What is the mood of the poem "Mother to Son" by Langston Hughes?

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The mood of "Mother to Son" is one of optimism in the face of hardship and sadness. 

The poem starts off, it seems, on a note of resignation:

Well, son, I'll tell you:

Life for me ain't been no crystal stair.

A "crystal stair" indicates luxury and delicacy. Hughes contrasts this symbol of privilege with images of roughness:

It's had tacks in it,

And splinters,

And boards torn up,

And places with no carpet on the floor --

"Tacks" and "splinters" indicate pain and hazardous territory. Torn boards symbolize destruction, possibly even the loss of a foundation. Finally, "no carpet on the floor" is a loss of comfort and warmth. The anaphora, or the repetition of "and" at the beginning of several lines, emphasizes the continuity of these deplorable conditions. The lack of change is broken only by a single word, "bare," which creates a stark and lonely image.

The pessimistic tone is discontinued, which is indicated by the use of "but" as a transition:

But all the time

I'se been a-climbin' on,

And reachin' landin's,

And turnin' corners,

And sometimes goin' in the dark

Where there ain't been no light.

Anaphora is used again, but this time to show the narrator's continual motion. Notice, too, that she uses the present tense: "a-climbin'," "reachin'," "turnin'," "goin'." This pattern, too, is broken by a line that evokes an image of a space: "Where there ain't been no light."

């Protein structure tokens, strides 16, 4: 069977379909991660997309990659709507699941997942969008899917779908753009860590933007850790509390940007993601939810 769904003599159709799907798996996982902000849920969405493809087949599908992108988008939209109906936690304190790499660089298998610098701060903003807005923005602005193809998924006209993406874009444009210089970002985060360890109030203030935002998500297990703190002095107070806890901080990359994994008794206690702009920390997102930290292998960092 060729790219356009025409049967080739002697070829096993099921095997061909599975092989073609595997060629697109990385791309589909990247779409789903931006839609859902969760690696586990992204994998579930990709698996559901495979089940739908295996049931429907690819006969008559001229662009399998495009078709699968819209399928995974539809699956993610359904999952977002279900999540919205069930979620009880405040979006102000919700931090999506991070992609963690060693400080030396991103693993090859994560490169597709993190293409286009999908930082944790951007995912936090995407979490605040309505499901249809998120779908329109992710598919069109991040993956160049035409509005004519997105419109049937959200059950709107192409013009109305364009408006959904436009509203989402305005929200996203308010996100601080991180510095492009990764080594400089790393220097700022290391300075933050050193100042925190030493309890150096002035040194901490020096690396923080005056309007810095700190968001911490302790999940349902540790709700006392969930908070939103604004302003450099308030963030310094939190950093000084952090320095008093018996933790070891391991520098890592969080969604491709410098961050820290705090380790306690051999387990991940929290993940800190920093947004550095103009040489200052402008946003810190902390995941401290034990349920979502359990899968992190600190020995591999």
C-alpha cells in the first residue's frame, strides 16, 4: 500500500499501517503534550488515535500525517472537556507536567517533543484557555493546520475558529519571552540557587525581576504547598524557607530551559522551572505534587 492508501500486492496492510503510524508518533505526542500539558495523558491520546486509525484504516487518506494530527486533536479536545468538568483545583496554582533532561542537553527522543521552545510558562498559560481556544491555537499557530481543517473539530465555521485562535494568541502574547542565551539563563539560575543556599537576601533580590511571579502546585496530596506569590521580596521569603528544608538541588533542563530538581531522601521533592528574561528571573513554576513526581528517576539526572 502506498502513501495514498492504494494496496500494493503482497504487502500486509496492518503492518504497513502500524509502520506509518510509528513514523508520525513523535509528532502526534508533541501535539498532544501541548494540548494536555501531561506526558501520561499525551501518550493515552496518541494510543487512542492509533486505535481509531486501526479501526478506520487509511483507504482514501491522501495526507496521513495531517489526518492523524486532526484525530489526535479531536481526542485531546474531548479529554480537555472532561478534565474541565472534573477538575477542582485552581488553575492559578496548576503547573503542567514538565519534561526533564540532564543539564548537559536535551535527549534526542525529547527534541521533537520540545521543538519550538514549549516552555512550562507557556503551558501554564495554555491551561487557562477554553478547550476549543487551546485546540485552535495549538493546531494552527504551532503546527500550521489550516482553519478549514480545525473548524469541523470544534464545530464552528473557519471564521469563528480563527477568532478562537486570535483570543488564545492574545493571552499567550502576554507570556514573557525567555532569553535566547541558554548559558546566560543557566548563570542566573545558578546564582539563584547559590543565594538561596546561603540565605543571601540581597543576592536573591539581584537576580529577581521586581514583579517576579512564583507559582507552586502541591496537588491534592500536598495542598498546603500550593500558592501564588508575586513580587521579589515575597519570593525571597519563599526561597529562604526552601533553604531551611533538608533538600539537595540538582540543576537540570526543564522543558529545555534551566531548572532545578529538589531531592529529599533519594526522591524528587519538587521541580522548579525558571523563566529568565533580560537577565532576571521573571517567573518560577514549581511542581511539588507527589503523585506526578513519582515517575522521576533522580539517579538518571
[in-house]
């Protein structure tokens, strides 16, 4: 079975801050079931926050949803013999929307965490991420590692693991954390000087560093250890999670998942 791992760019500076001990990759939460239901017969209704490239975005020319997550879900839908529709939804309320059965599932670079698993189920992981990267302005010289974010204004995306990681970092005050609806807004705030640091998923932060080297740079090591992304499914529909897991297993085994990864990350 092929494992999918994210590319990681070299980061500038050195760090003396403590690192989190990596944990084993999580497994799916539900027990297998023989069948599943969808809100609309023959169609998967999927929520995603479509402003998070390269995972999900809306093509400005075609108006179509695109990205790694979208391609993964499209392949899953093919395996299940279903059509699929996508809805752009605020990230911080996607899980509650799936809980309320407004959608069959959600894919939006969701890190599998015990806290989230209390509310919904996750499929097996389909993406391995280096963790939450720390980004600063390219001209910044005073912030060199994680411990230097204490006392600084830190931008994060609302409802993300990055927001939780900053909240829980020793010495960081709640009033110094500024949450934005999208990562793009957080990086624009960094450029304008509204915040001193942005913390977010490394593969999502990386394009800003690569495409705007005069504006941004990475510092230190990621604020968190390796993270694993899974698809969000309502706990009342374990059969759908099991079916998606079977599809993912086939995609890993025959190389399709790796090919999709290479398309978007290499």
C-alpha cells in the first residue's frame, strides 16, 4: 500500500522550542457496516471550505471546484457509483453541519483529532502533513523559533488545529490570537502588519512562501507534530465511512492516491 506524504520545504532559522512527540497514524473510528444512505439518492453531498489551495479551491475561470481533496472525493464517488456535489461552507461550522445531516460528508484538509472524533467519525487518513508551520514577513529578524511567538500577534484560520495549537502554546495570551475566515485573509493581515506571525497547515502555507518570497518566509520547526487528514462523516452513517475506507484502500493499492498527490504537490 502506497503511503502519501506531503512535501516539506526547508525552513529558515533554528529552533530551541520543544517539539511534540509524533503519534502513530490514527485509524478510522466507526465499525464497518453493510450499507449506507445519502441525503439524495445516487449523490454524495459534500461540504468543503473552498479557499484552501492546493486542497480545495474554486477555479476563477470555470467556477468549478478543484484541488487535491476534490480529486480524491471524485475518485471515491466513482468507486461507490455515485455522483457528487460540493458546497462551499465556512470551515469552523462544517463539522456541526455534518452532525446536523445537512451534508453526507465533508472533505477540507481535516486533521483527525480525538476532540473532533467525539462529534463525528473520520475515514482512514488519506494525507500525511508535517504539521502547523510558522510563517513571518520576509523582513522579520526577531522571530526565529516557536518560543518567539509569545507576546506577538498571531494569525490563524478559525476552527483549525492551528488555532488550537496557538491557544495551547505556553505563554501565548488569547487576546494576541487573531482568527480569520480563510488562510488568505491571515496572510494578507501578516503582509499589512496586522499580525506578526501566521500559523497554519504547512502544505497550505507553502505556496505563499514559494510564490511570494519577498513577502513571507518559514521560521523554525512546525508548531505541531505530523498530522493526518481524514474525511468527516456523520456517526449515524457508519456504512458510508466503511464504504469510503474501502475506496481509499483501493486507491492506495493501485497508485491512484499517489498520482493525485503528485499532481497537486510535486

Her focus shifts from her narration of experience back to her son:

So boy, don't you turn back.

Don't you set down on the steps

'Cause you finds it's kinder hard.

Don't you fall now --

Anaphora is used once again, though less consistently, with the imperative "don't." Finally, the poem ends with motion:

For I'se still goin', honey,

I'se still climbin',

And life for me ain't been no crystal stair.

"Goin'" and "climbin'" are contrasted with her warnings to her son not to "set down" (a resignation of action) and "[falling]" (a failure to remain steady).

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